Users get more time from SCO

SCO Group has suspended controversial plans to send out invoices to corporate Linux users. It has also delayed for two weeks...

SCO Group has suspended controversial plans to send out invoices to corporate Linux users. It has also delayed for two weeks plans to double the fees it has demanded for its intellectual property licence on Unix code.

The company claims that the Linux source code contains proprietary SCO Unix code. In March SCO launched a £620m lawsuit against IBM, accusing the multinational of contributing the disputed code to the Linux open source operating system.

In July SCO announced that corporate users of Linux containing the disputed Unix code would have to pay it a licence fee of $699 (£430) per processor by 15 October, when the charge would double. Now users have until 31 October before the price rise.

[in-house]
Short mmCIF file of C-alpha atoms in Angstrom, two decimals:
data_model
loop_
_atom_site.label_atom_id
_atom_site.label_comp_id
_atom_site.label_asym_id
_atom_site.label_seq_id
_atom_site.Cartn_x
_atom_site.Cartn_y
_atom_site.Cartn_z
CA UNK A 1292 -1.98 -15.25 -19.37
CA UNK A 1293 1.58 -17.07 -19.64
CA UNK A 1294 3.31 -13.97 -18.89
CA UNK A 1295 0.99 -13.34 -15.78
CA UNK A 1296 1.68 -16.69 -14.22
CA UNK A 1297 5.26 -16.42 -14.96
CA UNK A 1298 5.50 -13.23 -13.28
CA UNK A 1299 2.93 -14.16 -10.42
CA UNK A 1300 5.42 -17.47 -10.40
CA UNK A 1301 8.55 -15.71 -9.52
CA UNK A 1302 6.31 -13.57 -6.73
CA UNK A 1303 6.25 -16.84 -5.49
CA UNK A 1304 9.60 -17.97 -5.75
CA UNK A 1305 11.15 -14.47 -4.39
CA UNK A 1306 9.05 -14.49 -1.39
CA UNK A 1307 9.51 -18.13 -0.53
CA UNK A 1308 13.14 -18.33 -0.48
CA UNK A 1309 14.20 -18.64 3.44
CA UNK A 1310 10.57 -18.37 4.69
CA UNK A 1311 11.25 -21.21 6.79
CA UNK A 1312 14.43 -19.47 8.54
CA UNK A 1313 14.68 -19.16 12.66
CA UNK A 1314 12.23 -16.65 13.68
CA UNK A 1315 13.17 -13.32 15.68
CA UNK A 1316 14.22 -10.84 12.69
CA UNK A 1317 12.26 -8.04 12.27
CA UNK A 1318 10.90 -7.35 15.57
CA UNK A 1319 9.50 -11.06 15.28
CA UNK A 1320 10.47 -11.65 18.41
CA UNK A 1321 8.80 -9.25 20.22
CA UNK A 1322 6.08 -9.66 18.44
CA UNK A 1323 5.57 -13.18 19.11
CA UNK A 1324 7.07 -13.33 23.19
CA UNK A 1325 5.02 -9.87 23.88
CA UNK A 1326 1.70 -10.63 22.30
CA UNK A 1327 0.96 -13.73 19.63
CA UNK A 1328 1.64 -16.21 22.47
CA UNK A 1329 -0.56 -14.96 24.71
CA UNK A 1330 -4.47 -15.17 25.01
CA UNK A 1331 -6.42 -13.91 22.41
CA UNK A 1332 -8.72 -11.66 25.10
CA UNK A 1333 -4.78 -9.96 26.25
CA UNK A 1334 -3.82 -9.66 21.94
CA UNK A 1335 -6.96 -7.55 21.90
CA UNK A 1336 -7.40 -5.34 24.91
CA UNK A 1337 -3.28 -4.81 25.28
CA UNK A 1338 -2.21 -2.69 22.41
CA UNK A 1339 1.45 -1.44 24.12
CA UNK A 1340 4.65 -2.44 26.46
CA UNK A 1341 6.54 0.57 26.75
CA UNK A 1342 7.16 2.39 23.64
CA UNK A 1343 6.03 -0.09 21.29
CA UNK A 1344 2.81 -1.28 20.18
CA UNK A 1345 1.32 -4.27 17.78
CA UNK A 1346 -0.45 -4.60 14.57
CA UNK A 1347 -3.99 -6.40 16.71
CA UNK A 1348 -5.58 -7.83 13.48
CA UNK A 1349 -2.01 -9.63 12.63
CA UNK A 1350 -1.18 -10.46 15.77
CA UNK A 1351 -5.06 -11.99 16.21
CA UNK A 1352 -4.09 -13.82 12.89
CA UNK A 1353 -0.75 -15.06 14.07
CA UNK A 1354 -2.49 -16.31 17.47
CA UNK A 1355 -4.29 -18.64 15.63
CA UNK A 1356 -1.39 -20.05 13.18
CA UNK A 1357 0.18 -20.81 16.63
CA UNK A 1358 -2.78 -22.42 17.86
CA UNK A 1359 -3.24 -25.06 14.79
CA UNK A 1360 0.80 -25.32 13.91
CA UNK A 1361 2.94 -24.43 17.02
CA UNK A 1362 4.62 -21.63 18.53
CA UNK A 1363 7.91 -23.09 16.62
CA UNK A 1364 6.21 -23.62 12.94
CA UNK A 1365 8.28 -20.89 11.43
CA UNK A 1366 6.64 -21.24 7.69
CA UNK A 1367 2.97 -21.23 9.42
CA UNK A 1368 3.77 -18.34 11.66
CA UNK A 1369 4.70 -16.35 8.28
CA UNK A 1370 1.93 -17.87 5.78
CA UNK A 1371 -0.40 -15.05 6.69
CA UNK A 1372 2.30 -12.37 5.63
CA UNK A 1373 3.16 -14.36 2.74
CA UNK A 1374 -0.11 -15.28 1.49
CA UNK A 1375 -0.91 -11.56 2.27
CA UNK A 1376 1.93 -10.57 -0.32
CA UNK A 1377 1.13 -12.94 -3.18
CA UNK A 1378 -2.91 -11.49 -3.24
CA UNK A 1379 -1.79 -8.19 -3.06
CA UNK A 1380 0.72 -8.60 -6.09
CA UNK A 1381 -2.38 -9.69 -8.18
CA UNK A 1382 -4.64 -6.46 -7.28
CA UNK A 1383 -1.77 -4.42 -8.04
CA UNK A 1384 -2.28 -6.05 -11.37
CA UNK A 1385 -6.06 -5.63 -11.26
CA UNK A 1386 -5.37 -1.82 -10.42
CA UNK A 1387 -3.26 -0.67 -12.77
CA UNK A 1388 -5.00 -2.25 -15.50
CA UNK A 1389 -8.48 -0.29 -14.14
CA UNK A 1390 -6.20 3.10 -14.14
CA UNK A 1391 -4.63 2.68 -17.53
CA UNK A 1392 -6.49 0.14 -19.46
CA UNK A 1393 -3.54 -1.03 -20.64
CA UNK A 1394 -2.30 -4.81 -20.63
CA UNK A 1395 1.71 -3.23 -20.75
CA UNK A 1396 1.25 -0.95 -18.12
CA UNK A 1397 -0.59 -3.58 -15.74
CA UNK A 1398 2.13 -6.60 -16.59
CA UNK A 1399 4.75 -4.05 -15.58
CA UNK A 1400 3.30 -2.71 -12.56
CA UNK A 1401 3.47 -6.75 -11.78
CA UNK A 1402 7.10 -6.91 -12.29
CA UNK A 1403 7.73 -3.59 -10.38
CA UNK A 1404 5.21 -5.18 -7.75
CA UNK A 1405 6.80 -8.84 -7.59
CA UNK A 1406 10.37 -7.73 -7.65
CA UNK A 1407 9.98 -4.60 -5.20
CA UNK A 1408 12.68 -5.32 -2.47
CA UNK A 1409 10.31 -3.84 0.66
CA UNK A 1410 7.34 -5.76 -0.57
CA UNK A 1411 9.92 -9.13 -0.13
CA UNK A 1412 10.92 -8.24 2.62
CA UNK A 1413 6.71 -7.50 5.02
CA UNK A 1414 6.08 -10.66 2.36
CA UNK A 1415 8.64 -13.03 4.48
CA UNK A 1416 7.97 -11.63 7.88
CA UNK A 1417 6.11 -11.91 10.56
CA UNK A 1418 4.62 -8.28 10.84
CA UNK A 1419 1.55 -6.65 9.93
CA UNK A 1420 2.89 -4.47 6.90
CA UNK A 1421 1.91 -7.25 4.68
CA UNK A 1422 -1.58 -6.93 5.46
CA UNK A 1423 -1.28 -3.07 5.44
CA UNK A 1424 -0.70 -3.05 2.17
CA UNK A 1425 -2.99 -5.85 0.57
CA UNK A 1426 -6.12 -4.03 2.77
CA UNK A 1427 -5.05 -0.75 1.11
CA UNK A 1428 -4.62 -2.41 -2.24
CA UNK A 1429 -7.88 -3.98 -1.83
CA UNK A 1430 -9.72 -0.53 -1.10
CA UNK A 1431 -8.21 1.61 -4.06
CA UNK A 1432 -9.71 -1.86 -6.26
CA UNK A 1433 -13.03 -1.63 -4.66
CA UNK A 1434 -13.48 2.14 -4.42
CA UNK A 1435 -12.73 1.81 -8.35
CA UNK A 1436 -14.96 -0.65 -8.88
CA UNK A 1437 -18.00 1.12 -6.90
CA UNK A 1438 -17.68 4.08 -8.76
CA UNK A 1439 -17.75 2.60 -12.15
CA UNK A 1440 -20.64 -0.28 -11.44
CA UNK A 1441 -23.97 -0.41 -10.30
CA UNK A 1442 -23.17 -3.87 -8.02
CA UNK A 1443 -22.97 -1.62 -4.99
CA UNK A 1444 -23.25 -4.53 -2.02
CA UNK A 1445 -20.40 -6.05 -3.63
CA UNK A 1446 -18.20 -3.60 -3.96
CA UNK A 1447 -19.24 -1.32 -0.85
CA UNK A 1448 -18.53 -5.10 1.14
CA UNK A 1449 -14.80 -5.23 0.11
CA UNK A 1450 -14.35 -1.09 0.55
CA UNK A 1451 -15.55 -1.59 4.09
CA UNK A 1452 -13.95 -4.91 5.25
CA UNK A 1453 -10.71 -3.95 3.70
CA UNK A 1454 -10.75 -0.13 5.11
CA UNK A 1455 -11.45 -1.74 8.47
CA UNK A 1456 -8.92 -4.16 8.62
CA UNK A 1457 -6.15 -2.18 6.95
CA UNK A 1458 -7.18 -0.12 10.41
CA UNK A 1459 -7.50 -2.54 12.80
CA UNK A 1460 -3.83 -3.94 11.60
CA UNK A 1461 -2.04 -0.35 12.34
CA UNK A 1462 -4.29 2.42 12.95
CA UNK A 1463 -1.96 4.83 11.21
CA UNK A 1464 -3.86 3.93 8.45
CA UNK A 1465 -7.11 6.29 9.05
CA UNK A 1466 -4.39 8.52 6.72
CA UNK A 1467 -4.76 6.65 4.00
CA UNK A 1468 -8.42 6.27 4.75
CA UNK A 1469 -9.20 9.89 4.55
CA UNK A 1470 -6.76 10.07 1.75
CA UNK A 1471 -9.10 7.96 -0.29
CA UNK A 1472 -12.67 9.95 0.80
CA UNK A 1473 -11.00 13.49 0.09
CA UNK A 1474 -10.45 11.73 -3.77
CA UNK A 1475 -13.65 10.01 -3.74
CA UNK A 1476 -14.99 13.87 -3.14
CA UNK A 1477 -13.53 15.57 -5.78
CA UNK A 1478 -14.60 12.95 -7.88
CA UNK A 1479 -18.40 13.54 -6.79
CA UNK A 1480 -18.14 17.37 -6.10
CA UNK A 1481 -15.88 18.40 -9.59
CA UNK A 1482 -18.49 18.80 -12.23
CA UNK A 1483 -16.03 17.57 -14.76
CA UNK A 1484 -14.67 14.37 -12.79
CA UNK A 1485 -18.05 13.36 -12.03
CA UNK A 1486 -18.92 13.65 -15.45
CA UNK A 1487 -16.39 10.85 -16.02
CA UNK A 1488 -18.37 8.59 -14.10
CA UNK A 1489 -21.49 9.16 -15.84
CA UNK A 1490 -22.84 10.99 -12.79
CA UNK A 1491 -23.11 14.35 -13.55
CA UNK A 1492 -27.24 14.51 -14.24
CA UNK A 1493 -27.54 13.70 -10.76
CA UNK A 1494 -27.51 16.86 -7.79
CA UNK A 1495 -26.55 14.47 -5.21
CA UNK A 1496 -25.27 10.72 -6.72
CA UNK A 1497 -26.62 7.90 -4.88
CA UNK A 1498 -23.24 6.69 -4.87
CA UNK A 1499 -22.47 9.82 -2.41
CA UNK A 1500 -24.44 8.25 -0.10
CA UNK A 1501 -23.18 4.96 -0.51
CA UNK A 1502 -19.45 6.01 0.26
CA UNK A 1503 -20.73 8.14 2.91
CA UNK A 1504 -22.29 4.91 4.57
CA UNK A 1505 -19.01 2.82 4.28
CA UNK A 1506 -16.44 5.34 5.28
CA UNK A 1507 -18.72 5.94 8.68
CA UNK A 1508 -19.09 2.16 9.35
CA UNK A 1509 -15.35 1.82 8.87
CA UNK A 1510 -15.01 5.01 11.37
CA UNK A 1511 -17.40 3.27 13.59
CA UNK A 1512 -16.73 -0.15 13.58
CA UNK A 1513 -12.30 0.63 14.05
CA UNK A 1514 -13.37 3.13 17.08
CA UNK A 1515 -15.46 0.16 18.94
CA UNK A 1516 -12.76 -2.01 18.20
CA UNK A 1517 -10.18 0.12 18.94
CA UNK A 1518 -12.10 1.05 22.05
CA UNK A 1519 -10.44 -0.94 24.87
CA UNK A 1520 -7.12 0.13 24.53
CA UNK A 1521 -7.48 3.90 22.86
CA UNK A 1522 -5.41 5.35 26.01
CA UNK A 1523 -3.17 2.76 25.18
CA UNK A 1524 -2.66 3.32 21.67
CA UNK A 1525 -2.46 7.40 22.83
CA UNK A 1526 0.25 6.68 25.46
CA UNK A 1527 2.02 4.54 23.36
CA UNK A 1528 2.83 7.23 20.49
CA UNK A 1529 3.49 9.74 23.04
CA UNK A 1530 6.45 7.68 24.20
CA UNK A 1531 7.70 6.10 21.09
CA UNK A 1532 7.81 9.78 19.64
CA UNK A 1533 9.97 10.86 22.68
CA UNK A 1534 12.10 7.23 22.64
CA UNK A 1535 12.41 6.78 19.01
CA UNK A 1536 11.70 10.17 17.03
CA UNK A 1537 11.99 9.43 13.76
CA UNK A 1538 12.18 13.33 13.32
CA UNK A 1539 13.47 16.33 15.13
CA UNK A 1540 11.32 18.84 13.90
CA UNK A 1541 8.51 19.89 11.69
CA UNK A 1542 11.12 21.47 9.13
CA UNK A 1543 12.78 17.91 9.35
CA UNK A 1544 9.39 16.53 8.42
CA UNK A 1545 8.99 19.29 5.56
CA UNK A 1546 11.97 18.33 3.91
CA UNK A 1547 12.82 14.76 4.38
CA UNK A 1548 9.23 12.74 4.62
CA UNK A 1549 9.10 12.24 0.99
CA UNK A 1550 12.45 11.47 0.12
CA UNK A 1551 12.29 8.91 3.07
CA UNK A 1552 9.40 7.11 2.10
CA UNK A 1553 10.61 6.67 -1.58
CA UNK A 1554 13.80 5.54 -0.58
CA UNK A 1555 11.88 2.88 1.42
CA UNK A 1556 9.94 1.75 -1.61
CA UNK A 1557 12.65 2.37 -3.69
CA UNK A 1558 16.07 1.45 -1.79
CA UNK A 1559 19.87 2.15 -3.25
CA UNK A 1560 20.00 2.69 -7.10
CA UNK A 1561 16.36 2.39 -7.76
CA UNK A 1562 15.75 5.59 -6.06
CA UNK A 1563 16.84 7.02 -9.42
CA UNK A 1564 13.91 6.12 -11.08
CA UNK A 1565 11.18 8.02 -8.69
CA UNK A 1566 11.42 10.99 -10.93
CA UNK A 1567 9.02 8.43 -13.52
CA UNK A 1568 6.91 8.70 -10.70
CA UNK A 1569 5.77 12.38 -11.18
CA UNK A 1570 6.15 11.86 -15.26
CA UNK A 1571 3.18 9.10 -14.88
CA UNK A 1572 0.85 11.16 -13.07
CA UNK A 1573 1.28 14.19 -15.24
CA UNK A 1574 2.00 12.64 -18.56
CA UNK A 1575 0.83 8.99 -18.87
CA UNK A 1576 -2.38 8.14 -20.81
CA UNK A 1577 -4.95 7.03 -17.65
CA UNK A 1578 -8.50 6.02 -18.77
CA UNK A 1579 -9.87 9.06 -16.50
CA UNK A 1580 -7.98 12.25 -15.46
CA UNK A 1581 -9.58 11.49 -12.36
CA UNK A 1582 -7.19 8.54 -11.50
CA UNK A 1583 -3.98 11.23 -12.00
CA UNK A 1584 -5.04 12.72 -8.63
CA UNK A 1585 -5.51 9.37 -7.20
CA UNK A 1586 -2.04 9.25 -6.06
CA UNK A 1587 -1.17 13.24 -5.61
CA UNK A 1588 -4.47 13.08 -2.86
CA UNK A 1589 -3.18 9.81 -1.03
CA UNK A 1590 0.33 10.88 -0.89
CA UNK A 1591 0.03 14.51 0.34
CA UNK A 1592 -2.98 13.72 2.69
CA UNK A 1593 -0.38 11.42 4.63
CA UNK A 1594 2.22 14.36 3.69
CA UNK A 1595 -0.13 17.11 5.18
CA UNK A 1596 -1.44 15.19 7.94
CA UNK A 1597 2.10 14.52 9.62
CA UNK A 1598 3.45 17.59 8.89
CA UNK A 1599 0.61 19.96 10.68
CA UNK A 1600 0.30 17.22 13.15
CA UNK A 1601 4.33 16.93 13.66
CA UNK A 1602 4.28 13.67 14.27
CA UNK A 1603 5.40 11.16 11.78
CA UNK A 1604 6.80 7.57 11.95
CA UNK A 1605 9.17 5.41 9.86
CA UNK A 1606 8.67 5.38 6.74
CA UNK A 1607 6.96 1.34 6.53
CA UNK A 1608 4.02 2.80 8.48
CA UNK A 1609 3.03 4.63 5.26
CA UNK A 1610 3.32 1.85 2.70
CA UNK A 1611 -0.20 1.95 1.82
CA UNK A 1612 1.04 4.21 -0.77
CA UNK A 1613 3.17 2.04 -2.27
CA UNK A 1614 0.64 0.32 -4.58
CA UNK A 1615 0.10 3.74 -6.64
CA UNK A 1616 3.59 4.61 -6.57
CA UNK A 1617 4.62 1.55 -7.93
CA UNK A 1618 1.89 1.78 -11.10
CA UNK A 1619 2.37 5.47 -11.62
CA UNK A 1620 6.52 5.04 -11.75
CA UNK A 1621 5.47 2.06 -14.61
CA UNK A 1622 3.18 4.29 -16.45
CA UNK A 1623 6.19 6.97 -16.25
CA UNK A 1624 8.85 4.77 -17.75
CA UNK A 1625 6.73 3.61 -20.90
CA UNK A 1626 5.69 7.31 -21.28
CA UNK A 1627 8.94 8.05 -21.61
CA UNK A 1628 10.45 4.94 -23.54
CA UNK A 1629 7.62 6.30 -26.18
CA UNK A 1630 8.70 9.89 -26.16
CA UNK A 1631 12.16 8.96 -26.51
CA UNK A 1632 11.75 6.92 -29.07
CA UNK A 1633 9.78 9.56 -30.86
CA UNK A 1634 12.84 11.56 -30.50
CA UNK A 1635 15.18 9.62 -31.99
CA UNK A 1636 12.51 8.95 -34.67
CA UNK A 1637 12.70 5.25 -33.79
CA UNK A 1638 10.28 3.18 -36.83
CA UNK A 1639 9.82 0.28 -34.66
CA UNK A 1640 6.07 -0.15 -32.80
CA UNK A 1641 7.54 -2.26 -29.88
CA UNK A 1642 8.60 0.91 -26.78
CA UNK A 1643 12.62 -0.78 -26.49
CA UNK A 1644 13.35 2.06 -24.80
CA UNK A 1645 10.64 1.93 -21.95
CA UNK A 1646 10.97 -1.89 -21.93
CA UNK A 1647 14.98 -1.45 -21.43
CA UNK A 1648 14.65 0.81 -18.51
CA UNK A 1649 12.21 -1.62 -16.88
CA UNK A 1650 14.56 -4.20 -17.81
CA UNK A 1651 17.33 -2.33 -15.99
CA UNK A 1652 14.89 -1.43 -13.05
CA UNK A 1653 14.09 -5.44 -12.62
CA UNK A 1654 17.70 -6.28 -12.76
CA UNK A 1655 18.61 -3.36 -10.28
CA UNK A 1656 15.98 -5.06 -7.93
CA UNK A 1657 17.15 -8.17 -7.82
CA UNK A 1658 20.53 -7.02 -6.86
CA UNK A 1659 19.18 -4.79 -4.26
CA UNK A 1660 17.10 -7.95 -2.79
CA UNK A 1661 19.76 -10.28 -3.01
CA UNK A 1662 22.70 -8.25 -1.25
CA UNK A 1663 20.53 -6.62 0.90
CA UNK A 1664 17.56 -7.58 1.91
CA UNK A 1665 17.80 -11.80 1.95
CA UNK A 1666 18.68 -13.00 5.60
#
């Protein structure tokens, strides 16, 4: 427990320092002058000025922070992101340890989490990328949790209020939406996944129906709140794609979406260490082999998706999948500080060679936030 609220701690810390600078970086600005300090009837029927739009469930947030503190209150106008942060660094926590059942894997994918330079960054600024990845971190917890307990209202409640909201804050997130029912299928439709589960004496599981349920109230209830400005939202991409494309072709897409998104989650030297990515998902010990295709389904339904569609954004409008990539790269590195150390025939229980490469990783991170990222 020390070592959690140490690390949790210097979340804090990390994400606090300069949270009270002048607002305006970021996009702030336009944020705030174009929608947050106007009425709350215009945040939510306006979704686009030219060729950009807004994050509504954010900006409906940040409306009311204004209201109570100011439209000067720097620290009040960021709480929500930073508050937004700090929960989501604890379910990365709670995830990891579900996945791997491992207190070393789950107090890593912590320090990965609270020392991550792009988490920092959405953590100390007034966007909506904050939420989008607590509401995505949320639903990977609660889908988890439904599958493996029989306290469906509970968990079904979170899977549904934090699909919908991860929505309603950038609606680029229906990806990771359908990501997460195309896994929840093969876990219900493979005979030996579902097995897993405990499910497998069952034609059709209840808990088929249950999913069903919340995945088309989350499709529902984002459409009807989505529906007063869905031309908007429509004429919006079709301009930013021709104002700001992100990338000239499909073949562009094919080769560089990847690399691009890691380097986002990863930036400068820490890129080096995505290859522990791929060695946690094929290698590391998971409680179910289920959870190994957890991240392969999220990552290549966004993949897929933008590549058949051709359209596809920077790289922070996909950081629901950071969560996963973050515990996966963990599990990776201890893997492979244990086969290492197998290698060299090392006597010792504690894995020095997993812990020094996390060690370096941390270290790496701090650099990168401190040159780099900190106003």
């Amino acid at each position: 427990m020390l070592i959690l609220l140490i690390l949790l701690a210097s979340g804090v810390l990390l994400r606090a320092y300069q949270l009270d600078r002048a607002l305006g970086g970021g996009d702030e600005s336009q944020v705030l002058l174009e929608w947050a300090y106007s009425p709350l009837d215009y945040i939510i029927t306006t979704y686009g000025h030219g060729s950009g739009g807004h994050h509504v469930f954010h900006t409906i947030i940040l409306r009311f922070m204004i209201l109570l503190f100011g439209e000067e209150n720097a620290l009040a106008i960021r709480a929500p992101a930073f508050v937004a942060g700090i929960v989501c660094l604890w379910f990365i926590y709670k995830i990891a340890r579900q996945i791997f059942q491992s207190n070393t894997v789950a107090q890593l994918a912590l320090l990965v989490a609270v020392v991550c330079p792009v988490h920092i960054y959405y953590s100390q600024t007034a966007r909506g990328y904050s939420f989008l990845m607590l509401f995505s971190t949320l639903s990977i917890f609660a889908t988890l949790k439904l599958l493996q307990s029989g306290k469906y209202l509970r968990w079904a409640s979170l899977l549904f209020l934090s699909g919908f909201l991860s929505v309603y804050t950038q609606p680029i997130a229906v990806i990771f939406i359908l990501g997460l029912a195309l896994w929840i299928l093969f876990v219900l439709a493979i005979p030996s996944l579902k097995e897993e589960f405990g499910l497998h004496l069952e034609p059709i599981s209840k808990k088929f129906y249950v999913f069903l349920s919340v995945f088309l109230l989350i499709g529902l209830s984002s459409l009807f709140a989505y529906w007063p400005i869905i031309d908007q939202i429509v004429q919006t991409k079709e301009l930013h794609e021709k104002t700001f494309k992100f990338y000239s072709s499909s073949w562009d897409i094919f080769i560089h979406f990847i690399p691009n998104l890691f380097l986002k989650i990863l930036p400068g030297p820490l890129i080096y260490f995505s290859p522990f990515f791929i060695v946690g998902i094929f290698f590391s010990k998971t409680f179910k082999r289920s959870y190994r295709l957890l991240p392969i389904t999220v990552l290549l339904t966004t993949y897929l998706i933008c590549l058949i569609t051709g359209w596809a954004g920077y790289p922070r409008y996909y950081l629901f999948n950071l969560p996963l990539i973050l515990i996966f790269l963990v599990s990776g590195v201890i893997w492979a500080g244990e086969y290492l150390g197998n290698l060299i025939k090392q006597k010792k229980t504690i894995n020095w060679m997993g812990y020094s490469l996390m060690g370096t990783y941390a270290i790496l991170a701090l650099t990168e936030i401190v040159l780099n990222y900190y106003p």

SCO also appeared to ease off pressure on UK users of Linux who have not paid its licence fee. In August it said it would invoice Linux users who did not take up its licence option, but this threat has been put on hold.

SCO officials said they were happy with the take up of licences but would not disclose how many had been issued. Details will be available when SCO announces fourth quarter earnings in December, a spokesman said.

Tony Lock, senior analyst at Bloor Research, said users who have purchased open source software should talk to their supplier, rather than SCO.

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